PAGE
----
This holiday-shortened week saw global equities claw back some of the losses incurred earlier, when fears escalated of a trade war between the United States and China. News of weekend talks between the U.S. and China, before Monday’s market opening, as well as progress on a trade deal between the U.S. and South Korea, initially prompted a solid rebound from the previous week’s drop. But stocks dove again Tuesday after reports that the Trump administration was looking at blocking China from investing in certain types of U.S. technology companies. A renewed advance Thursday cemented a positive finish for the week.
Stocks rose by more than 2%, the S&P 500 moved by more than 1.5% on three of the four trading days. Investor sentiment continues to swing between optimism and pessimism as new information regarding global trade, monetary policy, and the technology sector is released. Worries about the safety of self-driving cars (Nvidia, Tesla), controversy over the use of customer data (Facebook, Twitter), worries about antitrust or other regulatory action (Amazon), contributed to volatility in technology-related shares throughout the week.
U.S. stocks closed sharply higher Thursday, with major indexes climbing 1% in a broad rally that had nearly every sector participate in the gains and post strong weekly advances. For the week, the Dow rose 2.7%, while the S&P added 2.1% and the Nasdaq was up 1%.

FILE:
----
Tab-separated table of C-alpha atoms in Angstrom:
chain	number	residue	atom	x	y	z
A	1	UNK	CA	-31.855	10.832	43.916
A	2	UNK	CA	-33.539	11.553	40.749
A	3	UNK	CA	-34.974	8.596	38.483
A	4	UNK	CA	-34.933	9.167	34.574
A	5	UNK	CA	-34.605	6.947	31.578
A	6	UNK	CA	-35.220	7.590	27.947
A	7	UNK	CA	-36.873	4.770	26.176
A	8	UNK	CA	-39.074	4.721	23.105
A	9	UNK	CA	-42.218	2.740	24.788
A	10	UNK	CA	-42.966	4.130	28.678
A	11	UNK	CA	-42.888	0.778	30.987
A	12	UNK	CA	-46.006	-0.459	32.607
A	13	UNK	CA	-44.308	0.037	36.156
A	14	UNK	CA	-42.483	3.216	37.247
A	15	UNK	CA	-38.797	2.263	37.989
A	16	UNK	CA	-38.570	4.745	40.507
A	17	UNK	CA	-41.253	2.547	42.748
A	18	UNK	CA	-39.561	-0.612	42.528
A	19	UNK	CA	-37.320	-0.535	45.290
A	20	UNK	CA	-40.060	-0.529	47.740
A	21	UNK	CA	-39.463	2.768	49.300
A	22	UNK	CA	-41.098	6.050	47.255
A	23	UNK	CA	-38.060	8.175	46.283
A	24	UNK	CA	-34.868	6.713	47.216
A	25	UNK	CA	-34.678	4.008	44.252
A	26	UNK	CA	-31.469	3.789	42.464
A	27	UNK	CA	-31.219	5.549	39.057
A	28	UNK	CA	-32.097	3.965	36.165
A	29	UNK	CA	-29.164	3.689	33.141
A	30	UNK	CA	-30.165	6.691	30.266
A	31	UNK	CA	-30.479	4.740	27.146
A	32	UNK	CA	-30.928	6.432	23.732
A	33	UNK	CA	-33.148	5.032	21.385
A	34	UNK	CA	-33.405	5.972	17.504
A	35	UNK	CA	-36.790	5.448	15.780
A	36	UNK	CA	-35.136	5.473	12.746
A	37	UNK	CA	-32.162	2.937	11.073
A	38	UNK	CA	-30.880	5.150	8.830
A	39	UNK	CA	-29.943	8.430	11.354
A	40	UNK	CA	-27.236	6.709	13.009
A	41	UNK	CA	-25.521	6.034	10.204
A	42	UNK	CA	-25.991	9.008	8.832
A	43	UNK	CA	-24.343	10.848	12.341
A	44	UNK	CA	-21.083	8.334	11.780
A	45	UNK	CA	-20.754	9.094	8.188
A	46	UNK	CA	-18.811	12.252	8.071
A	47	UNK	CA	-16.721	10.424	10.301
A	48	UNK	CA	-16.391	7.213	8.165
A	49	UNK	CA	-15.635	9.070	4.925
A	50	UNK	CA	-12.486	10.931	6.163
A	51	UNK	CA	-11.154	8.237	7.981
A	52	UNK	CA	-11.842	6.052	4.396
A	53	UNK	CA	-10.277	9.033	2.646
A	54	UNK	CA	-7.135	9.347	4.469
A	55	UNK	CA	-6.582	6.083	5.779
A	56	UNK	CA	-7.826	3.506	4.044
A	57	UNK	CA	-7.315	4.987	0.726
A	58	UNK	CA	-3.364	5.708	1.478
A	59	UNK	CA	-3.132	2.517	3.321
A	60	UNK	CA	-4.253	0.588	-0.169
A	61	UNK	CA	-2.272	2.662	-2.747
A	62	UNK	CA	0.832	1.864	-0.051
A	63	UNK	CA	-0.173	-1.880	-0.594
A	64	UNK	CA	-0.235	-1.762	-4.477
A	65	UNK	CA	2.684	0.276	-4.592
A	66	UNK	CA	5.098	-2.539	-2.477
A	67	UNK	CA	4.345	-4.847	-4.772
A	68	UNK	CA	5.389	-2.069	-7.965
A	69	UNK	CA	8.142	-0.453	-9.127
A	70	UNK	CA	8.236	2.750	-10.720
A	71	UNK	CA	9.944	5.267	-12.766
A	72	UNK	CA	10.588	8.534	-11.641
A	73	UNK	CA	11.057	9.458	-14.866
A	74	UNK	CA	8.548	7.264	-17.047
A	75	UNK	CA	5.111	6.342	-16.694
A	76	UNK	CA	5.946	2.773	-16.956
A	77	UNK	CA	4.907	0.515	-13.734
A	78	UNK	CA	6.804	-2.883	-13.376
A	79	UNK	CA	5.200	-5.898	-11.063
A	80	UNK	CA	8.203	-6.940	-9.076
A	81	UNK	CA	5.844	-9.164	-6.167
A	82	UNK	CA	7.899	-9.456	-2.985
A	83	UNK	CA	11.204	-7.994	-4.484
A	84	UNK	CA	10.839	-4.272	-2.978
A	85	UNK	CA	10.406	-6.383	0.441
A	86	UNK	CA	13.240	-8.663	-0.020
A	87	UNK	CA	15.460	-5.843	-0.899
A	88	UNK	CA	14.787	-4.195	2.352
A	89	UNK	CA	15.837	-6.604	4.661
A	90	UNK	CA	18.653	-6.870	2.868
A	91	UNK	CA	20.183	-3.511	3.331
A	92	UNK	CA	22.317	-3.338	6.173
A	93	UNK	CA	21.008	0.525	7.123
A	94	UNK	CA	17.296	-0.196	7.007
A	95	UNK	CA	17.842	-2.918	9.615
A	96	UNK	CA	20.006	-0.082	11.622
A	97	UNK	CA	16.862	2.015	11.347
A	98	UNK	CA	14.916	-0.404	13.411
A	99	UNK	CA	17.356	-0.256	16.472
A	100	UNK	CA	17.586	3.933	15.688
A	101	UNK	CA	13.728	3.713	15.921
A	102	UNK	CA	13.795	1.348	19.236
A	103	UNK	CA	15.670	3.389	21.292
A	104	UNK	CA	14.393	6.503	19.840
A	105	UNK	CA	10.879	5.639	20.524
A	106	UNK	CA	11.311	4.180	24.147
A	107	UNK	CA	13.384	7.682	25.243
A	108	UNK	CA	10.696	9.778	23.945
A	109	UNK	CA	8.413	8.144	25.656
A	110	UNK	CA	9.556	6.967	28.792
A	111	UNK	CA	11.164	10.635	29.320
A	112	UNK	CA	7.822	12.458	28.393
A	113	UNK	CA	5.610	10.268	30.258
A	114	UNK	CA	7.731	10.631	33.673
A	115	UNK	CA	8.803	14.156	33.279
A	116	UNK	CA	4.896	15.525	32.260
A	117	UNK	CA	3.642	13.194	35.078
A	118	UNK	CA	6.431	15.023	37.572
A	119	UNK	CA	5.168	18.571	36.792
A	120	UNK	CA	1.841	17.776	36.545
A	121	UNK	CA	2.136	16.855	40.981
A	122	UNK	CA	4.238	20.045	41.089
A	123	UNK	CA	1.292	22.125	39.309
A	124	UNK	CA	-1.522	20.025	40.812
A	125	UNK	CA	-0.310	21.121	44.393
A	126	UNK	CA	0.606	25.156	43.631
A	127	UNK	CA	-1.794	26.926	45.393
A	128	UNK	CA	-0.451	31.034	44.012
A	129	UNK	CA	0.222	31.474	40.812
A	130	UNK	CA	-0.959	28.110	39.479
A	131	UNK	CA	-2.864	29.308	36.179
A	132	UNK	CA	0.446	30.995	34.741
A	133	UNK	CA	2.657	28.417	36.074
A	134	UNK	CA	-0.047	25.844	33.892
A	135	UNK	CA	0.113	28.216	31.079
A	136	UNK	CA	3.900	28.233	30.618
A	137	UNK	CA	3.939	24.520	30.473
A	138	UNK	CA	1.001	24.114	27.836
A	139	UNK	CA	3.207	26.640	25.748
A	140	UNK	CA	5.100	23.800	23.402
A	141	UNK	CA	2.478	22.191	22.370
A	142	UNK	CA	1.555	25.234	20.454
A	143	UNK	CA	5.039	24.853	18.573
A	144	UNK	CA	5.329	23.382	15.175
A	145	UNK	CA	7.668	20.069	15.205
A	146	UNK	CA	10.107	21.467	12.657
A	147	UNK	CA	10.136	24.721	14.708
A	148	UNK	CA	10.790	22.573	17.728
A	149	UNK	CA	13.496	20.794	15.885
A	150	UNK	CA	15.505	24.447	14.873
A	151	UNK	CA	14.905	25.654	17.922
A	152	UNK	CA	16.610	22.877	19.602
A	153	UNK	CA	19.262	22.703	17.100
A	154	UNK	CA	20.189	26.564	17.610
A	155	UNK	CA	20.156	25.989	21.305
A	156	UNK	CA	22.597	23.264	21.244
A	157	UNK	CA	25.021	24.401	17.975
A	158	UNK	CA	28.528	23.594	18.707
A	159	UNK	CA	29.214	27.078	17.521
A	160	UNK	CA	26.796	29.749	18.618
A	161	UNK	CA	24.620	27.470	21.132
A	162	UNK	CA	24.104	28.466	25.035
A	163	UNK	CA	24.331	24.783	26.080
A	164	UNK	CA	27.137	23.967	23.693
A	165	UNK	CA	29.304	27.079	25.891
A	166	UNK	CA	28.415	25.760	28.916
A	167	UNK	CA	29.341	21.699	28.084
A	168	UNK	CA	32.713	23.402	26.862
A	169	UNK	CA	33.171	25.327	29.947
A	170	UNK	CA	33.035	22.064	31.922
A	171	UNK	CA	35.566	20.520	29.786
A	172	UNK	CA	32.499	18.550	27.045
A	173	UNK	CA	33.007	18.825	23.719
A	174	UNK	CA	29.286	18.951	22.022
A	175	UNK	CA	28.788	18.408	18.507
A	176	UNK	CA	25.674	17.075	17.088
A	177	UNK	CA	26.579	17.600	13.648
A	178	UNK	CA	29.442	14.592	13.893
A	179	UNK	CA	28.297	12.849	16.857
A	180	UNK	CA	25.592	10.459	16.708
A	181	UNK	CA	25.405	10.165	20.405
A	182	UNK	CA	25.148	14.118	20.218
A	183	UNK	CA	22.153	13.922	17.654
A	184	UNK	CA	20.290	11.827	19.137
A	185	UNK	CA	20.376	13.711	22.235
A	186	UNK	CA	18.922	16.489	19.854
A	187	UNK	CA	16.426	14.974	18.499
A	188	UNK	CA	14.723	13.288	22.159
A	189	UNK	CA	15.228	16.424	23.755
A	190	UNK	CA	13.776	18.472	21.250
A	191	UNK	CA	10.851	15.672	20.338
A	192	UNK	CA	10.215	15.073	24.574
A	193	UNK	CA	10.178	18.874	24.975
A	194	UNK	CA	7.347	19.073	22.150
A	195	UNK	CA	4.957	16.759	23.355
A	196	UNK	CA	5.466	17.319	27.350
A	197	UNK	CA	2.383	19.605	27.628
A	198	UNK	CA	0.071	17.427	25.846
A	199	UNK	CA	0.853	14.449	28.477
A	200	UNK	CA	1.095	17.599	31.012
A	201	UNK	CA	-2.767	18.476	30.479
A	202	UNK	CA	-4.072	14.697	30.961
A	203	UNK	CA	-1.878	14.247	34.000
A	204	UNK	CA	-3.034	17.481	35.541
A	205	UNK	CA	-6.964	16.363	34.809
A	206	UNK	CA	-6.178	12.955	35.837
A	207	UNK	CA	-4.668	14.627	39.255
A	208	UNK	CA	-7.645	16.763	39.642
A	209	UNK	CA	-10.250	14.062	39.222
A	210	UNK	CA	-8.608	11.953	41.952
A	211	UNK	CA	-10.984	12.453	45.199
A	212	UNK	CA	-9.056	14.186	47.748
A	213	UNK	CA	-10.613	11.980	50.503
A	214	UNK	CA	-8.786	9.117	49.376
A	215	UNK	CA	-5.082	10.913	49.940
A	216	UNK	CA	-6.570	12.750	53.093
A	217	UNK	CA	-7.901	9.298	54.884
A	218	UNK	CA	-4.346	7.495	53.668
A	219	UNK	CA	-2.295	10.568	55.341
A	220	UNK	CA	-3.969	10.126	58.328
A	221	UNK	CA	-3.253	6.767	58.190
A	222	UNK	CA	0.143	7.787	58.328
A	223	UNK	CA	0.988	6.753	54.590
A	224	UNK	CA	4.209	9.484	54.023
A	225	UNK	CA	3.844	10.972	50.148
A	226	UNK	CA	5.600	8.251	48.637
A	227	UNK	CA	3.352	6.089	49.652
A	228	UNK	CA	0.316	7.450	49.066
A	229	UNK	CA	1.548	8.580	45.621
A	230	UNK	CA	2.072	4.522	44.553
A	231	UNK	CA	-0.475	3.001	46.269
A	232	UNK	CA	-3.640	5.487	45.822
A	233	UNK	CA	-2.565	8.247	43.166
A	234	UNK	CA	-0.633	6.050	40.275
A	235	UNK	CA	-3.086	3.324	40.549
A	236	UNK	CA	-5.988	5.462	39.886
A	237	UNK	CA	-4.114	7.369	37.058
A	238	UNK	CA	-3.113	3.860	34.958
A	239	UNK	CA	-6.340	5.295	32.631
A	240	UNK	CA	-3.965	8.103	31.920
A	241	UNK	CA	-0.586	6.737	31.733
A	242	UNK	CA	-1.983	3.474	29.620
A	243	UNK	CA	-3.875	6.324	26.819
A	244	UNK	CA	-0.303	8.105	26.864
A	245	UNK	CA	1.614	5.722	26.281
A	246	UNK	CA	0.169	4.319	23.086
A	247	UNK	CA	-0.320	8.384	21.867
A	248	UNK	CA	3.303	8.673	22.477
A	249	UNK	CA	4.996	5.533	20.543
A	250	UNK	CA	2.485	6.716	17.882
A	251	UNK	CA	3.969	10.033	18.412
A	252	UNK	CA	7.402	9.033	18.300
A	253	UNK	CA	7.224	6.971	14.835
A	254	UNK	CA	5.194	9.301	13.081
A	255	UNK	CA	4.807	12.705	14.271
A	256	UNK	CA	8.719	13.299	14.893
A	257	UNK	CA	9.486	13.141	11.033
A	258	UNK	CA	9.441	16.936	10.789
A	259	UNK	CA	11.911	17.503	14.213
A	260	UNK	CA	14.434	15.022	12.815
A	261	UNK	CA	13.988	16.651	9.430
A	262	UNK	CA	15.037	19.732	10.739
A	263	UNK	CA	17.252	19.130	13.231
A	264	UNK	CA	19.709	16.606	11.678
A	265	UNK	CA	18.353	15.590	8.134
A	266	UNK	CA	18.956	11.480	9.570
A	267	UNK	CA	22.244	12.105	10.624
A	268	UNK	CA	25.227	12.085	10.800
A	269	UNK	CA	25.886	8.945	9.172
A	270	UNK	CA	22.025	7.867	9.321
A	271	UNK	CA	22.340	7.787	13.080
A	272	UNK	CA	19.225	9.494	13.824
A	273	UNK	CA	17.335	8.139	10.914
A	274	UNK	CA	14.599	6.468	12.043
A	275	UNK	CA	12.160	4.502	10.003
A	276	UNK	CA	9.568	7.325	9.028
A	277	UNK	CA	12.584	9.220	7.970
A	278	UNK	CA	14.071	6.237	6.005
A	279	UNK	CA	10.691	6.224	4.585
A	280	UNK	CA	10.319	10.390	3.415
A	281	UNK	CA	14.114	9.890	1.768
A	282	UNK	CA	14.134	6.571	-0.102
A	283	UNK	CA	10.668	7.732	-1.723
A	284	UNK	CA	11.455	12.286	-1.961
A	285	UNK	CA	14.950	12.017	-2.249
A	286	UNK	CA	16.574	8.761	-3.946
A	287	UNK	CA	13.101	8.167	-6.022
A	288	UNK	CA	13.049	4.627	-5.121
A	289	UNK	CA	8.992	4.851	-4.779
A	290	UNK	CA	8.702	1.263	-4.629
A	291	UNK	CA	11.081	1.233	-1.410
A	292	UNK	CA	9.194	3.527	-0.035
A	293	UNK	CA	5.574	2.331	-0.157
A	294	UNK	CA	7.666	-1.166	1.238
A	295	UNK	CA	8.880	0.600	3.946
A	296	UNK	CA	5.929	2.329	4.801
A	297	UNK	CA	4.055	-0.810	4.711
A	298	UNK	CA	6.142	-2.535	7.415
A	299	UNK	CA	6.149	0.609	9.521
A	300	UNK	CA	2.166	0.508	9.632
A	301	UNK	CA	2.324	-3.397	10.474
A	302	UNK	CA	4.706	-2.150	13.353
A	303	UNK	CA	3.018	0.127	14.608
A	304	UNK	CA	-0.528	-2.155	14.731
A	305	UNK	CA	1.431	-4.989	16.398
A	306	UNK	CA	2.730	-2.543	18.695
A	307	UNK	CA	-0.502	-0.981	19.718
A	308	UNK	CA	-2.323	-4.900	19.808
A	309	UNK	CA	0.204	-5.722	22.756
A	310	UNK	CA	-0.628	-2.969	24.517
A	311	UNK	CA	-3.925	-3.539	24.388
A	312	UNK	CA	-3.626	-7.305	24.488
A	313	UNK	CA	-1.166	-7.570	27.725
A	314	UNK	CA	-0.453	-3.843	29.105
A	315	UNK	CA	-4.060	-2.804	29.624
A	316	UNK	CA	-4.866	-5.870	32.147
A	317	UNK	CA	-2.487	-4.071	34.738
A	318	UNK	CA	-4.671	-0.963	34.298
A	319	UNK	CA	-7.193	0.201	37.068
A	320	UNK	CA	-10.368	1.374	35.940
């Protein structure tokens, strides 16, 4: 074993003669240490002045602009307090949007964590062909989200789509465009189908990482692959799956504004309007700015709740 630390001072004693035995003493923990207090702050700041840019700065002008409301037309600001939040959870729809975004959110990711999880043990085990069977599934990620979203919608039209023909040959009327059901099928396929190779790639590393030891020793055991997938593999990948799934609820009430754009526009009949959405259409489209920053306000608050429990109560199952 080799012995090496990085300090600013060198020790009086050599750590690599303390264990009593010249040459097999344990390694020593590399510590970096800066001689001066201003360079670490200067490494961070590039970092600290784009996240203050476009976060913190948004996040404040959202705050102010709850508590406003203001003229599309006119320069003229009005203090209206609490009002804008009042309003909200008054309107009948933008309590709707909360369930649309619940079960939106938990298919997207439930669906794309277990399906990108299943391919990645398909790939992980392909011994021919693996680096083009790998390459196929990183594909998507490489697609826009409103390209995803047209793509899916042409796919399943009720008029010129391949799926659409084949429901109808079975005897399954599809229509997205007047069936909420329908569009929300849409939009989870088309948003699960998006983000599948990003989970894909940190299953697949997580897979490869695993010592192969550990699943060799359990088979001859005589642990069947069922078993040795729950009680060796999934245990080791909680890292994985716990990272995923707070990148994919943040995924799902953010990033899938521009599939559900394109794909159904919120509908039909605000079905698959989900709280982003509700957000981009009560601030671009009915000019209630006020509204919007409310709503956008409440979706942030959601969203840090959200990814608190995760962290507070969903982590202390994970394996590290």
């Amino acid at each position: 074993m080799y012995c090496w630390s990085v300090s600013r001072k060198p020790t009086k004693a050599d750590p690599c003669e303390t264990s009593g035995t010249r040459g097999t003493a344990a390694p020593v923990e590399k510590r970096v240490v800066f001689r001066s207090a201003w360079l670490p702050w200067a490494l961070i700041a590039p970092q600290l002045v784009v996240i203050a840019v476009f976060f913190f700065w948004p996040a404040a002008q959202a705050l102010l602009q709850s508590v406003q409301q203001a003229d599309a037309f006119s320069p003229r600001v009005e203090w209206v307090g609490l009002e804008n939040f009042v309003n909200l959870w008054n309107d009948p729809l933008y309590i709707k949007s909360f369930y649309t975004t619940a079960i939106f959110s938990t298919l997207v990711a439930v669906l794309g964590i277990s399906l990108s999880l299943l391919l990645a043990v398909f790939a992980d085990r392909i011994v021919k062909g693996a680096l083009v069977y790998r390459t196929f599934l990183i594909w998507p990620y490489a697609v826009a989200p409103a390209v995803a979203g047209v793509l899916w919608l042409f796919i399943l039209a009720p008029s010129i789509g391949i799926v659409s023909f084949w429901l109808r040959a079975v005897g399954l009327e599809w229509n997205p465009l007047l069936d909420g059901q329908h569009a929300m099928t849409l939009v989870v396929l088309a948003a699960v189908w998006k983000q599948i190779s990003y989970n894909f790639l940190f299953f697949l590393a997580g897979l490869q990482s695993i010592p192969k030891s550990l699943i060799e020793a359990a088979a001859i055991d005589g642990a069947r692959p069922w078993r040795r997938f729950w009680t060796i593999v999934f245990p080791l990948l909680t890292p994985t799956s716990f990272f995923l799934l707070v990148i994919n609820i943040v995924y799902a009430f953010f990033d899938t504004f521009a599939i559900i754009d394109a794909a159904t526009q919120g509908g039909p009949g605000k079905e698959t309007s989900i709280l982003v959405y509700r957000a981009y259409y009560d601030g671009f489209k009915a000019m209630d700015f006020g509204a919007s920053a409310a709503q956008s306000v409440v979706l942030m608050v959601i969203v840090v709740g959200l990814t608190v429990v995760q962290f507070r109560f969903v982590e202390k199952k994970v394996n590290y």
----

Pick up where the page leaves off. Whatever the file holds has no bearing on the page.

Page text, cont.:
On Thursday the Dow Jones Industrial Average rose 1.2%, to 24,143.
The S&P 500 rose 1.4%. The day’s gains were broad-based, with 10 of the 11 primary S&P 500 sectors closing higher on the day. The biggest gainer was tech, up 2.2%. Beyond tech, markets were also supported by a 2.2% rise in energy stocks. Topping the sector performance charts were the “bond proxy” groups – telecom, real estate, staples, utilities. Materials, industrials, and financials also saw gains of at least 1% on the day.
The Nasdaq Composite Index rose 1.6%, to 7,063.
Oil prices were slightly higher, on the New York Mercantile Exchange, May WTI crude added 0.9%, to settle at $64.94 a barrel. The contract was down 1.4% for the week. Geopolitical concerns and indications from the OPEC that members are considering action that could trigger higher prices, limited moves for oil.
Gold futures settled lower on Thursday, posting a decline for the week. June gold the most-active contract, fell 0.2%, to settle at $1,327.30 an ounce. The contract edged down by 2.1% for the week.
Major cryptocurrencies took another leg lower overnight on Thursday as the selling persisted. The overnight fall took the total value of all cryptocurrencies toward $250 billion, and at one point that total value shed $20 billion in six hours.
The price of a single bitcoin traded to an overnight low of $6,617.69, down 21% on the week. On Wednesday bitcoin futures had a quiet day. The Cboe Global Markets April contract finished unchanged at $7,890 and the CME’s March contract closed at $7,875, down 0.3%.
Other digital currencies have recovered some of the overnight losses on Thursday. Ether remains under $400, trading at $381.19, down 28% on the week.